# Finding eigenvectors- am I arranging it wrong?

• Apr 8th 2012, 07:05 AM
rpowell
Finding eigenvectors- am I arranging it wrong?
Hello, I am trying to get to grips with eigenvectors and seem to do ok until I get to one question, so I am wondering if perhaps the lecturer has given the wrong answer. The matrix is:

5 0 6
0 11 6
6 6 -2

And the eigenvalues are 14, 7 and -7. The lecturer gets the following eigenvectors:

14
2
6
3

7
6
-3
2

-7
3
2
-6

I can't seem to get these, mainly the y values. For example, I will do for lambda=14

-9 0 6 1)-9x +6z=0
0 -3 6 2) -3y+6z=0
6 6 -16 3)6x+6y-16z=0

1) 6z=9x (2z=3x)
2) 6z=3y (2z=y)

So I think that should be

3
1
2

I'm sure my problem lies with how I arrange the numbers in the eigenvector answer, but I just don't know, it always seems to be the part I get wrong. Would someone mind explaining how to do it properly? Thanks in advance, I have been banging my head against this for days now and will be very thankful if someone can enlighten me!
• Apr 8th 2012, 07:46 AM
Deveno
Re: Finding eigenvectors- am I arranging it wrong?
Quote:

Originally Posted by rpowell
Hello, I am trying to get to grips with eigenvectors and seem to do ok until I get to one question, so I am wondering if perhaps the lecturer has given the wrong answer. The matrix is:

5 0 6
0 11 6
6 6 -2

And the eigenvalues are 14, 7 and -7. The lecturer gets the following eigenvectors:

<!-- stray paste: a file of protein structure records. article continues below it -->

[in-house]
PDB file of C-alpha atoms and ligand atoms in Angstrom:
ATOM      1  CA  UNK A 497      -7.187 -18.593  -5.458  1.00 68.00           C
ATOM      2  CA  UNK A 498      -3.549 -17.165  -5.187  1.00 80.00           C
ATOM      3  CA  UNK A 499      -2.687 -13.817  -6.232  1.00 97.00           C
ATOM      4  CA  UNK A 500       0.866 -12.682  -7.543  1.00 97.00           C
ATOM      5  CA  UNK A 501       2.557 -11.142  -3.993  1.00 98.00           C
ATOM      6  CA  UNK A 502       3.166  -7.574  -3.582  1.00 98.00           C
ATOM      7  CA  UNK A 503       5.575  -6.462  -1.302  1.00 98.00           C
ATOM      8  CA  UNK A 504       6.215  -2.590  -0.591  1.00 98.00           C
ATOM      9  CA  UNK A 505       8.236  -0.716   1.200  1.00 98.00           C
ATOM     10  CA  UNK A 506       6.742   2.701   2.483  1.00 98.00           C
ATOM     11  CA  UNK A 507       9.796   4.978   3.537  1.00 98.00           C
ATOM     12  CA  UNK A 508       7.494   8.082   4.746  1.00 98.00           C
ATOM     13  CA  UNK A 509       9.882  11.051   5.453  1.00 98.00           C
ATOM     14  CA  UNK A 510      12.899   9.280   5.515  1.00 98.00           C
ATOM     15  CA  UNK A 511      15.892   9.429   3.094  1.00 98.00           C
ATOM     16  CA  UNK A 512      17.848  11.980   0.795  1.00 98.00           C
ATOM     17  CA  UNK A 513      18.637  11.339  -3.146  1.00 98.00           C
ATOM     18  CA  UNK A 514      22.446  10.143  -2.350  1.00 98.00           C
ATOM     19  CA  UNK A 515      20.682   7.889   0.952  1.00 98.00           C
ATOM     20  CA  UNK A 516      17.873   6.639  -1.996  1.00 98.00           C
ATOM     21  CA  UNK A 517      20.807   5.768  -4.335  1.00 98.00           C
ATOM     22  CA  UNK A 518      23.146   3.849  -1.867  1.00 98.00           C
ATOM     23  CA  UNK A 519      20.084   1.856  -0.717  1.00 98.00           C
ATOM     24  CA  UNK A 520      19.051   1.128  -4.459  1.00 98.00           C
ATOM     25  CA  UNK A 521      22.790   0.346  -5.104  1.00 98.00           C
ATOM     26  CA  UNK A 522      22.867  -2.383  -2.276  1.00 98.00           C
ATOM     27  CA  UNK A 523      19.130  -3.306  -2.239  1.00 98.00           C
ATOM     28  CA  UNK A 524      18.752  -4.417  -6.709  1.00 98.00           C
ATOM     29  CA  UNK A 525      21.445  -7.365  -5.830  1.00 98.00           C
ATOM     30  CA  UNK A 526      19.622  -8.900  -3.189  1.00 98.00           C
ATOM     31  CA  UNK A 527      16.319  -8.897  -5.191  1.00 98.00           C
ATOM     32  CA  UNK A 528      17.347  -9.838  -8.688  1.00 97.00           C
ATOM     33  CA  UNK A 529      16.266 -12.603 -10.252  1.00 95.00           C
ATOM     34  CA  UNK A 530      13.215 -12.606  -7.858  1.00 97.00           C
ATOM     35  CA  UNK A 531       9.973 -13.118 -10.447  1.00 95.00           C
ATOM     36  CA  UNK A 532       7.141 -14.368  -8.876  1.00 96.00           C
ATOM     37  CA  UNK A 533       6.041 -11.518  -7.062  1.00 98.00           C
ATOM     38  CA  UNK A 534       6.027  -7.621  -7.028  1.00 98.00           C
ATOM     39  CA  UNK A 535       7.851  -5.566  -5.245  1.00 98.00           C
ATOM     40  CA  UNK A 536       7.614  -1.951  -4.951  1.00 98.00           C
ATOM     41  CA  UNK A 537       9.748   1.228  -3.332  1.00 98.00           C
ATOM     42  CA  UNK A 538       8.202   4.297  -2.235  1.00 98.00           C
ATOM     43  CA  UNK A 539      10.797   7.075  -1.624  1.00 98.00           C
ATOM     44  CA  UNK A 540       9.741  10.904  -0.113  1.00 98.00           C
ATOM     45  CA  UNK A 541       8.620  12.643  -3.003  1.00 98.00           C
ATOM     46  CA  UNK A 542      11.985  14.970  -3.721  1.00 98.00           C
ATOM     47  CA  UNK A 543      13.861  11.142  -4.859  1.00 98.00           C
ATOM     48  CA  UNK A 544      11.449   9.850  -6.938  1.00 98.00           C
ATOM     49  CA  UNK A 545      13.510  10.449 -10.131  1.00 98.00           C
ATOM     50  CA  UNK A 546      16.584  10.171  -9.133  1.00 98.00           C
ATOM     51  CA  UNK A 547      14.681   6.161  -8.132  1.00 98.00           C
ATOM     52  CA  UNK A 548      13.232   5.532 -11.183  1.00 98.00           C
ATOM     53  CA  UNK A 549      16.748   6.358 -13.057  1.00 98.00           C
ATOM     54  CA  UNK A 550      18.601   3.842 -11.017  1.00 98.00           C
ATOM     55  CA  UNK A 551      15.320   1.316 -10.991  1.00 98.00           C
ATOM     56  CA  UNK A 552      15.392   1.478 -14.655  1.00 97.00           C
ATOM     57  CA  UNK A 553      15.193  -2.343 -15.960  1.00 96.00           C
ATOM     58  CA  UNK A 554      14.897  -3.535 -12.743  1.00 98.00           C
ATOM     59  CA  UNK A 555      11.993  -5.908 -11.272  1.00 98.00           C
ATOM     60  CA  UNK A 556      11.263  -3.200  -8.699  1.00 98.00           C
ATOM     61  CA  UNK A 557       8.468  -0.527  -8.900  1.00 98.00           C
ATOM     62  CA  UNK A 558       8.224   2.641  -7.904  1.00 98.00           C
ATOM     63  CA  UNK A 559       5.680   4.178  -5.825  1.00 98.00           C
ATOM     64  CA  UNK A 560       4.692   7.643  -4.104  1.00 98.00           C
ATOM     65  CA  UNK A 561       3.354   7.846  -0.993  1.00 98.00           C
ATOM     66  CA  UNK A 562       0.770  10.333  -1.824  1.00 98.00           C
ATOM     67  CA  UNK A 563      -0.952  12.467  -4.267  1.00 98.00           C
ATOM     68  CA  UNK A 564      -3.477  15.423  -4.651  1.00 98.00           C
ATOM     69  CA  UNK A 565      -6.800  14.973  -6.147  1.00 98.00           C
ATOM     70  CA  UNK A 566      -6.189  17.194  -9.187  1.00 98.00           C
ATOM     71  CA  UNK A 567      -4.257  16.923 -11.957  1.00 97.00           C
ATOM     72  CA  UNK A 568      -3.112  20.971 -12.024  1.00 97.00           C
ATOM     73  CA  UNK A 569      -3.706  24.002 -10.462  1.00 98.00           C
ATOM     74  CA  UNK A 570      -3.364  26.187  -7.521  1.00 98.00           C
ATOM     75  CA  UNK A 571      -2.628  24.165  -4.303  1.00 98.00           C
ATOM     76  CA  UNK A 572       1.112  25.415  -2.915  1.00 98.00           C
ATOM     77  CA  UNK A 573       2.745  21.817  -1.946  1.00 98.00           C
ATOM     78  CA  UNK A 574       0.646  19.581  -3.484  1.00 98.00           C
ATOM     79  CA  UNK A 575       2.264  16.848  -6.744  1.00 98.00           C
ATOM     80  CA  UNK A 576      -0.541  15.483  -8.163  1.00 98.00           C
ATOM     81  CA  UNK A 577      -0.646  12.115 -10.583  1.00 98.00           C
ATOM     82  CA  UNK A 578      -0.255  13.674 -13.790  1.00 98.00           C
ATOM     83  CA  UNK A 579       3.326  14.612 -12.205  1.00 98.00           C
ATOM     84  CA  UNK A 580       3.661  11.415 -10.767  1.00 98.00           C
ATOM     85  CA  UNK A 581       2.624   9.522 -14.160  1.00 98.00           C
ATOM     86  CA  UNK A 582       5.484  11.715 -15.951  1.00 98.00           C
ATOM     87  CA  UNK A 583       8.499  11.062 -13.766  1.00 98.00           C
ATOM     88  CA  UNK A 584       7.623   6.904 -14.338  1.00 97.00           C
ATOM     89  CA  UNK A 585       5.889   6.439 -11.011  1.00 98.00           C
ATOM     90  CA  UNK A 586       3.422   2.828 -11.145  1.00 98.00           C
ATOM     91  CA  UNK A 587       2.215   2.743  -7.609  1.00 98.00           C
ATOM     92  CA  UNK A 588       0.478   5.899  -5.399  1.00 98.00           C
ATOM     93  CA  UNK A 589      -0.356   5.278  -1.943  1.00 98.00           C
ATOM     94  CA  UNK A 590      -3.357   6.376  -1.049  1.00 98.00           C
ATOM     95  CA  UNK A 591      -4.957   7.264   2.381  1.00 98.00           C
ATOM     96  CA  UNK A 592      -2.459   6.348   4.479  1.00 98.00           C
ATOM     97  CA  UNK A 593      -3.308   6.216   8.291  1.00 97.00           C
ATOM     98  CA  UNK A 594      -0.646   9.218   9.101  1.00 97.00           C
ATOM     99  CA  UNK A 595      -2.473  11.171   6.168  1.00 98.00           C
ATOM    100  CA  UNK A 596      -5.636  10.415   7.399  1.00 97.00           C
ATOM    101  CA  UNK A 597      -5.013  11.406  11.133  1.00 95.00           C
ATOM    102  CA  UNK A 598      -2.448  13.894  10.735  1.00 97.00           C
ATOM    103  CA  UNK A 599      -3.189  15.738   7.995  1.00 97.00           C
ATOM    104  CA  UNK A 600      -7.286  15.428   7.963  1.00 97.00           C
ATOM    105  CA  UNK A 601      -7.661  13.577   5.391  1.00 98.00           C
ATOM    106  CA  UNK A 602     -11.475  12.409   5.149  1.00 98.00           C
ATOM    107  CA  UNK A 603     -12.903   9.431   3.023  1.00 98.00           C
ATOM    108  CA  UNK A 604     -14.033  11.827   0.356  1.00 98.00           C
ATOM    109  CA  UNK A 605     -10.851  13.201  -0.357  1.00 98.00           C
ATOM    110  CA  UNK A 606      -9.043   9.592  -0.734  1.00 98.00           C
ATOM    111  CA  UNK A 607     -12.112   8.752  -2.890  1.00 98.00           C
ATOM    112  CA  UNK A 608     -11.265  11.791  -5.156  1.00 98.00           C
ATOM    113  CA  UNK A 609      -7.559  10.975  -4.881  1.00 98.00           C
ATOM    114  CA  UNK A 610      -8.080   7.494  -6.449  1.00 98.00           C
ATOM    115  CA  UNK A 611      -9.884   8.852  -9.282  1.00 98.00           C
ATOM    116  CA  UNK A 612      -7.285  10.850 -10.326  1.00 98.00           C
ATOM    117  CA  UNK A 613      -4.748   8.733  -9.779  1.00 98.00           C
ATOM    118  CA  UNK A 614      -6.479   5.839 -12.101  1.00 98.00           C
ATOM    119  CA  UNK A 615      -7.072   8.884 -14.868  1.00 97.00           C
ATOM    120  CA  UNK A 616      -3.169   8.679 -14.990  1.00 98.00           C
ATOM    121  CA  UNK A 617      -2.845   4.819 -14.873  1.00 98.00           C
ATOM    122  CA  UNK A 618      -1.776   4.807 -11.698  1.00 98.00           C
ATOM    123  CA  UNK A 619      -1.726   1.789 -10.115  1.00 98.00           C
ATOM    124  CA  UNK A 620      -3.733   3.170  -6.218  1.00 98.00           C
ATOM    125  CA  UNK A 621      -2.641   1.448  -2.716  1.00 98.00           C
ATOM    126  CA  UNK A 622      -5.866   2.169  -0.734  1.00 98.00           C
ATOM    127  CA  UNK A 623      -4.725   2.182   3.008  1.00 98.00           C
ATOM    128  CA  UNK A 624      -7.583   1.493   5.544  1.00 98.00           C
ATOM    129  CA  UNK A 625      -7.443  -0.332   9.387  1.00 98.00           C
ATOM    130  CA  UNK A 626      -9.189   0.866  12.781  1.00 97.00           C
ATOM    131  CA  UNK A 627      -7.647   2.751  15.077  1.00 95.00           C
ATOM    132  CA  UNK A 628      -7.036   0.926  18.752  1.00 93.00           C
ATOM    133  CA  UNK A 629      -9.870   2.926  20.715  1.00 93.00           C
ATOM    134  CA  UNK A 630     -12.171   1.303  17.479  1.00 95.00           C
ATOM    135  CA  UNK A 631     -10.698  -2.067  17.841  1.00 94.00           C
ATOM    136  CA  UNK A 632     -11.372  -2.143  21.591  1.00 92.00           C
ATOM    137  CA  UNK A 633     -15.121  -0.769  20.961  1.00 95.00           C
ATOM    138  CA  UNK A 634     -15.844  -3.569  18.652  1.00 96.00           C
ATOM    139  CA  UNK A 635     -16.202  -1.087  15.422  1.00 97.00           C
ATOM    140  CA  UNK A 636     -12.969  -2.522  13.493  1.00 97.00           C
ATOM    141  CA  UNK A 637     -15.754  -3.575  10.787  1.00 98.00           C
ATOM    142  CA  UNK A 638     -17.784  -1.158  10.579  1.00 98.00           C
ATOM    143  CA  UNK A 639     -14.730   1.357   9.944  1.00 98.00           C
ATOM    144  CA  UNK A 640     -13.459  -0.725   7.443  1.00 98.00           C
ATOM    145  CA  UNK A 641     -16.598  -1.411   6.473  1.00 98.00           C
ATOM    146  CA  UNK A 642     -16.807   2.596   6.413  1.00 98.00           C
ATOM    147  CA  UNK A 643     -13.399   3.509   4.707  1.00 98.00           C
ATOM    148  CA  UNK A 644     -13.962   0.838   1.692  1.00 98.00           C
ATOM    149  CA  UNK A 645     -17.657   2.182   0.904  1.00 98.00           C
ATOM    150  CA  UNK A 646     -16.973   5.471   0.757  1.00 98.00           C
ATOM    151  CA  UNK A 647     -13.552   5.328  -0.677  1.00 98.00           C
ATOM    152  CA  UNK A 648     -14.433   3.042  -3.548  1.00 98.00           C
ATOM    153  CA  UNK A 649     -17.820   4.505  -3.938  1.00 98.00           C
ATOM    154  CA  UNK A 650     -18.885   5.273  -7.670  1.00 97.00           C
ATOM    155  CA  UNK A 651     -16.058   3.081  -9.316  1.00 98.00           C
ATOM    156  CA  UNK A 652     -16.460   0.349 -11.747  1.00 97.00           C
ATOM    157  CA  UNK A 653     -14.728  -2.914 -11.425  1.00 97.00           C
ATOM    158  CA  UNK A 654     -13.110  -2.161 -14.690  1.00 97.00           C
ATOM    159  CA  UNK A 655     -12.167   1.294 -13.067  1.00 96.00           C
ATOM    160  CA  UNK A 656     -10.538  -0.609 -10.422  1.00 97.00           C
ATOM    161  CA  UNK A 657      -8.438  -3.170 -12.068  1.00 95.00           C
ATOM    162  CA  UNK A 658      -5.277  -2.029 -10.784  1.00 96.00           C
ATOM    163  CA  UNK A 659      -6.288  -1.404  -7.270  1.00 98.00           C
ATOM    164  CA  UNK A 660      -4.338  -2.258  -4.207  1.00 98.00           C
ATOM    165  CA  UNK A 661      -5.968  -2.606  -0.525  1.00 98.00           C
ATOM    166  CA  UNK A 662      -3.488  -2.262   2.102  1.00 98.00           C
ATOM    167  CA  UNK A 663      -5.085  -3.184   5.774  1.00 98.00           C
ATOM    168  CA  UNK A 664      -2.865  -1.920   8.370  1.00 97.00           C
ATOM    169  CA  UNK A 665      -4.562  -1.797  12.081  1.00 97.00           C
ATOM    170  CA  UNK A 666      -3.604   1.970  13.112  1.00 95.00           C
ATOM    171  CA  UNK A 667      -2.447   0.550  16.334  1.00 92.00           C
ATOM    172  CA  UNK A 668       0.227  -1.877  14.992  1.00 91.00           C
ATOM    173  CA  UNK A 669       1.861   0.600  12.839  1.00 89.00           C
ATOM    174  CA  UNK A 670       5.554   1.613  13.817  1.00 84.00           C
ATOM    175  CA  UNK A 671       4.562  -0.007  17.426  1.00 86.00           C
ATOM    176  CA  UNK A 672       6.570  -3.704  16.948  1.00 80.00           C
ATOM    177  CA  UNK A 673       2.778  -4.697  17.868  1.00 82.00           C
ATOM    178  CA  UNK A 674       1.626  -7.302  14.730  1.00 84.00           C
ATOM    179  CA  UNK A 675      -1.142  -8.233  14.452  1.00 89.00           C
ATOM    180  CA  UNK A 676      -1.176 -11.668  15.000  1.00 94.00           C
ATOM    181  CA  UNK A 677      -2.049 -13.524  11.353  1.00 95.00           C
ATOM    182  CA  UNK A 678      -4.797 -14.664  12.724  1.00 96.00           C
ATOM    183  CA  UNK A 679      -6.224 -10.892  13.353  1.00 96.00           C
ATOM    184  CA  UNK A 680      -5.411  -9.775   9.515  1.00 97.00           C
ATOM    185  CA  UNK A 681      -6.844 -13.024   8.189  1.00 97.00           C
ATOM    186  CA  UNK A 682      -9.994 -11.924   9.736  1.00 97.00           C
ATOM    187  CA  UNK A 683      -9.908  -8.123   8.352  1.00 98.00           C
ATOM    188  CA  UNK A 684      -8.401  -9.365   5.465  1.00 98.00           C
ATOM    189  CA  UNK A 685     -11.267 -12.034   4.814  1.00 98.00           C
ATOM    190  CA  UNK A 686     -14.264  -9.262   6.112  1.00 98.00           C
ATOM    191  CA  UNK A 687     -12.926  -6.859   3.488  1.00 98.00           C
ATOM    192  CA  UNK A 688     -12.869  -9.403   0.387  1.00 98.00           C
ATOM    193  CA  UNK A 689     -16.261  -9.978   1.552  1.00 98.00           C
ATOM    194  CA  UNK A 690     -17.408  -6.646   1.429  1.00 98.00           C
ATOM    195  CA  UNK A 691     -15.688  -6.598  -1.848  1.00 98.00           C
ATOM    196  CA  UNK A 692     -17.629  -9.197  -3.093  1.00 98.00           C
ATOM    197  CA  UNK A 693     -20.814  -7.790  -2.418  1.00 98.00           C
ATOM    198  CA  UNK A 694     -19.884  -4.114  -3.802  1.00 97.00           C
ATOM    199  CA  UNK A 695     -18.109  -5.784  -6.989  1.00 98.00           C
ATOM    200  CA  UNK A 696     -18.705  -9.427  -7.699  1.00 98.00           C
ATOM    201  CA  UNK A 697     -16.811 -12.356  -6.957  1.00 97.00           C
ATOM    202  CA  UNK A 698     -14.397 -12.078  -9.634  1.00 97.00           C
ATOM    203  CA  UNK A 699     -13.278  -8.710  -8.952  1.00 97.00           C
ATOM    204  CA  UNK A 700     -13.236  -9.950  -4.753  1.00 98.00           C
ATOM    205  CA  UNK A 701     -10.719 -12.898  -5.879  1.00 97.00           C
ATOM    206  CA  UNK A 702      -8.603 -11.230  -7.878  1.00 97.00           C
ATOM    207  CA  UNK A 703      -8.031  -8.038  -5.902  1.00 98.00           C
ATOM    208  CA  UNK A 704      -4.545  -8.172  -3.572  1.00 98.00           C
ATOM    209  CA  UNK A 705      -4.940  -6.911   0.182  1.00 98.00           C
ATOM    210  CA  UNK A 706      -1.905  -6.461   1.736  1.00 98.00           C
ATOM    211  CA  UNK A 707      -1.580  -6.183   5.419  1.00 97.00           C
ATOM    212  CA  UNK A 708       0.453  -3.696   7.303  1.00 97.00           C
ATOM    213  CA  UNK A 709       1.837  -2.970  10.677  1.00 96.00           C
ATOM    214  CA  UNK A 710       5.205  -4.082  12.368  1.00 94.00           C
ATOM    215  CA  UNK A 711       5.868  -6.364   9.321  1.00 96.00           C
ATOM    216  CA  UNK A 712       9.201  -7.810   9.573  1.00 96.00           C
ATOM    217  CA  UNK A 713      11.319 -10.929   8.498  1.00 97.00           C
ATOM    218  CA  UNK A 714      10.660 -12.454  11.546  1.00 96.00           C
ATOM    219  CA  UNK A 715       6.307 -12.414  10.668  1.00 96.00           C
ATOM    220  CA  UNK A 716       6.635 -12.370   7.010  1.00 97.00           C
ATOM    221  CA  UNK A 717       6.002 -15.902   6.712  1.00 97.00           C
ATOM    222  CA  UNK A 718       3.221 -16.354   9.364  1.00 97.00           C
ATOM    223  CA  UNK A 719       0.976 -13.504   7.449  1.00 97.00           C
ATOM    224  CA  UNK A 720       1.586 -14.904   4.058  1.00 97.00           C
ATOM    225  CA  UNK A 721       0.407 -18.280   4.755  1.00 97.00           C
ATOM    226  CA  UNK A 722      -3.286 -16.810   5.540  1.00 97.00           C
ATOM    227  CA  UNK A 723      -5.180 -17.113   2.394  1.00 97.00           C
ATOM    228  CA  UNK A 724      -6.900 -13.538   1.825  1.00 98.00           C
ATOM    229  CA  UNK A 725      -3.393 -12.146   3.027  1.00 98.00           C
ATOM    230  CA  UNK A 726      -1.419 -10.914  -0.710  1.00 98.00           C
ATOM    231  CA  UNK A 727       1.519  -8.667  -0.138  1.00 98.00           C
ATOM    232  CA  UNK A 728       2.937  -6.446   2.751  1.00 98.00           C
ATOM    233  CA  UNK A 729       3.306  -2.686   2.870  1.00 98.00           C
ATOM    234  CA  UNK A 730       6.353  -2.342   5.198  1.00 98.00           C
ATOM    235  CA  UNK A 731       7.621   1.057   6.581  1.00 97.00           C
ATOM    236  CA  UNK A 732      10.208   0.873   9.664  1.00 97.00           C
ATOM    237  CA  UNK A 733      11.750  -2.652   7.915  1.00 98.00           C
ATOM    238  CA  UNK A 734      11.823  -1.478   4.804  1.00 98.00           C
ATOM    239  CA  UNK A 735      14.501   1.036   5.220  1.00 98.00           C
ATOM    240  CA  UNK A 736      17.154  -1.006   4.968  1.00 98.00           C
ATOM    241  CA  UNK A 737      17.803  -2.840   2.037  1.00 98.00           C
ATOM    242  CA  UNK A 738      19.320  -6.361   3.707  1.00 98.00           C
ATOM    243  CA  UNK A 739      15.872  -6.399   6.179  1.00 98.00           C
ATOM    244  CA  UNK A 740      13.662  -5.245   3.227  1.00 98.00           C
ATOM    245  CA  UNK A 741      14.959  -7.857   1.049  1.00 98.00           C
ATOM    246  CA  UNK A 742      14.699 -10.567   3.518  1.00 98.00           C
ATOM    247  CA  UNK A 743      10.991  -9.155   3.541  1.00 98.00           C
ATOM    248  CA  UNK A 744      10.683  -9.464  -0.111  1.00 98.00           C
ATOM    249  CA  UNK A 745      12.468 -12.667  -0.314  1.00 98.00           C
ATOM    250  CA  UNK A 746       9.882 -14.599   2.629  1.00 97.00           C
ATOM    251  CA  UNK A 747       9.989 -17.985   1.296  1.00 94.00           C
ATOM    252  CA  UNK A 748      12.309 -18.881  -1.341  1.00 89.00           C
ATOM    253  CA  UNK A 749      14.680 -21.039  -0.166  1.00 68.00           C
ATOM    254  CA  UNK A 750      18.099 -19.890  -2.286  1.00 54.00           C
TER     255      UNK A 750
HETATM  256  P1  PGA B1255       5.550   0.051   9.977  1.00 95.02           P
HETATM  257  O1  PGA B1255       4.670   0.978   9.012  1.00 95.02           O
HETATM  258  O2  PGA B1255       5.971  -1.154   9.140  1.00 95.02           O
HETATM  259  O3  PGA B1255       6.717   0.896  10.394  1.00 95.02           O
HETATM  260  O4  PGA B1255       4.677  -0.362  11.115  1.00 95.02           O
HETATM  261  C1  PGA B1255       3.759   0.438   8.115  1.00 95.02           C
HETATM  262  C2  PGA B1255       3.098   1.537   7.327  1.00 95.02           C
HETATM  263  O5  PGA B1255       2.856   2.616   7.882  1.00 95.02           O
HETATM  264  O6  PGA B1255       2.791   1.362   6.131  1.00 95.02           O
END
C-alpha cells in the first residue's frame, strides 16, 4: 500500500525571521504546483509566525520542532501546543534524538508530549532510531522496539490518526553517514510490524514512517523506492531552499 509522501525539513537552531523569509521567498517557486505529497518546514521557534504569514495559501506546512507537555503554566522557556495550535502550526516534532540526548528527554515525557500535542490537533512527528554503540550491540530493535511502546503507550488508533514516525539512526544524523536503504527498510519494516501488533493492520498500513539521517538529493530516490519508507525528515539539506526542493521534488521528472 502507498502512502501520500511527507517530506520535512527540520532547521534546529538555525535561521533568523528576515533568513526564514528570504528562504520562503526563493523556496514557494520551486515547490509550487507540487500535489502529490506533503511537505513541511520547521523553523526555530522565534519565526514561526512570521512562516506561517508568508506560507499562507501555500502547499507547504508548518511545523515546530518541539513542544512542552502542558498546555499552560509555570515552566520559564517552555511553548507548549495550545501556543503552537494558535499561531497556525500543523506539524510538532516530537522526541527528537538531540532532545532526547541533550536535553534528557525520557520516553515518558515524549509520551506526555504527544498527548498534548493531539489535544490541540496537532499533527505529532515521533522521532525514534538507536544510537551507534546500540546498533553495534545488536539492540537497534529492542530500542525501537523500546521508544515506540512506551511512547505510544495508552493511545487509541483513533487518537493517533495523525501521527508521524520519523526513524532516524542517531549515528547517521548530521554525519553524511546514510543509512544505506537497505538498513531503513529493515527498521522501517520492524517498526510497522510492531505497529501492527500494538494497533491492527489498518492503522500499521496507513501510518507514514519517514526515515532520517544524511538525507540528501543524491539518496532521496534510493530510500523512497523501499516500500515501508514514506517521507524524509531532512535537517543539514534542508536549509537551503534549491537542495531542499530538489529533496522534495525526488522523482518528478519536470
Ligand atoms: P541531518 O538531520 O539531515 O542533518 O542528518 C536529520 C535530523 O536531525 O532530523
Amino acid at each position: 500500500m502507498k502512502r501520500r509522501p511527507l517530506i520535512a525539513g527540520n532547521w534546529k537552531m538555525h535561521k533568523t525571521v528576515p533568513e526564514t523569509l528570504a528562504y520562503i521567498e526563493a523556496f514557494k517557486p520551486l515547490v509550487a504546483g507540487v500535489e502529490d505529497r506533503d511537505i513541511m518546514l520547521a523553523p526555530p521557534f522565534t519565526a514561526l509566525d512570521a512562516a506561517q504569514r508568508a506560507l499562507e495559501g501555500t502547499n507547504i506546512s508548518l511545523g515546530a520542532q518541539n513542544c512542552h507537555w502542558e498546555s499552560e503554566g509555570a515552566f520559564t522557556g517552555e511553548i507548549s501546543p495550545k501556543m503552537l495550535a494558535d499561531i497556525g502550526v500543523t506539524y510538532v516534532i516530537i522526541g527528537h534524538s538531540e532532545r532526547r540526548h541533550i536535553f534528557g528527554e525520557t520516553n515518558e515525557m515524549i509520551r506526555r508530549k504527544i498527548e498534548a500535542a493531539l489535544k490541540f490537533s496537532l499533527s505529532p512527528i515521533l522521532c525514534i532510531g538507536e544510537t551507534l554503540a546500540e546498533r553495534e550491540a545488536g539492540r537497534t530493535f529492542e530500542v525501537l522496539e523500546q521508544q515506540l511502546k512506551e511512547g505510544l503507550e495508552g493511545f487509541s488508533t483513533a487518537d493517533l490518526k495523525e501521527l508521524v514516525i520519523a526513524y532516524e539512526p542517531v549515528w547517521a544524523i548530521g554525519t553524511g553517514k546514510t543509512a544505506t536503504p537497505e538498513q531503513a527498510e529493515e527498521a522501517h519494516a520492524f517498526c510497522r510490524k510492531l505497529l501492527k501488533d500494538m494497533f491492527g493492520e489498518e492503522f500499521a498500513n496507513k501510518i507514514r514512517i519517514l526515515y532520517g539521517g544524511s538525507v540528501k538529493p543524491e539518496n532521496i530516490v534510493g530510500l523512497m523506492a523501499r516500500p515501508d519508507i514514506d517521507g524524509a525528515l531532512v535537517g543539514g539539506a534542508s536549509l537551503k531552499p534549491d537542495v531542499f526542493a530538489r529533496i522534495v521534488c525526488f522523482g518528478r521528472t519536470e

14
2
6
3

7
6
-3
2

-7
3
2
-6

I can't seem to get these, mainly the y values. For example, I will do for lambda=14

-9 0 6 1)-9x +6z=0
0 -3 6 2) -3y+6z=0
6 6 -16 3)6x+6y-16z=0

1) 6z=9x (2z=3x)
2) 6z=3y (2z=y)

you're fine up to here.

Quote:

So I think that should be

3
1
2

I'm sure my problem lies with how I arrange the numbers in the eigenvector answer, but I just don't know, it always seems to be the part I get wrong. Would someone mind explaining how to do it properly? Thanks in advance, I have been banging my head against this for days now and will be very thankful if someone can enlighten me!
suppose we pick x = 1. then 2z = 3x, means 2z = 3, and z = 3/2.

then 2z = y means 2(3/2) = y, so that y = 3. this gives us the eigenvector (1,3,3/2). since any scalar multiple of this is also an eigenvector, we can multiply by 2 to clear out the fractions, giving us the eigenvector (for the eigenvalue λ = 14), 2(1,3,3/2) = (2,6,3), which is the same eigenvector your instructor got.
• Apr 8th 2012, 08:00 AM
rpowell
Re: Finding eigenvectors- am I arranging it wrong?
Literally just punched the air. Thank you very much, much appreciated!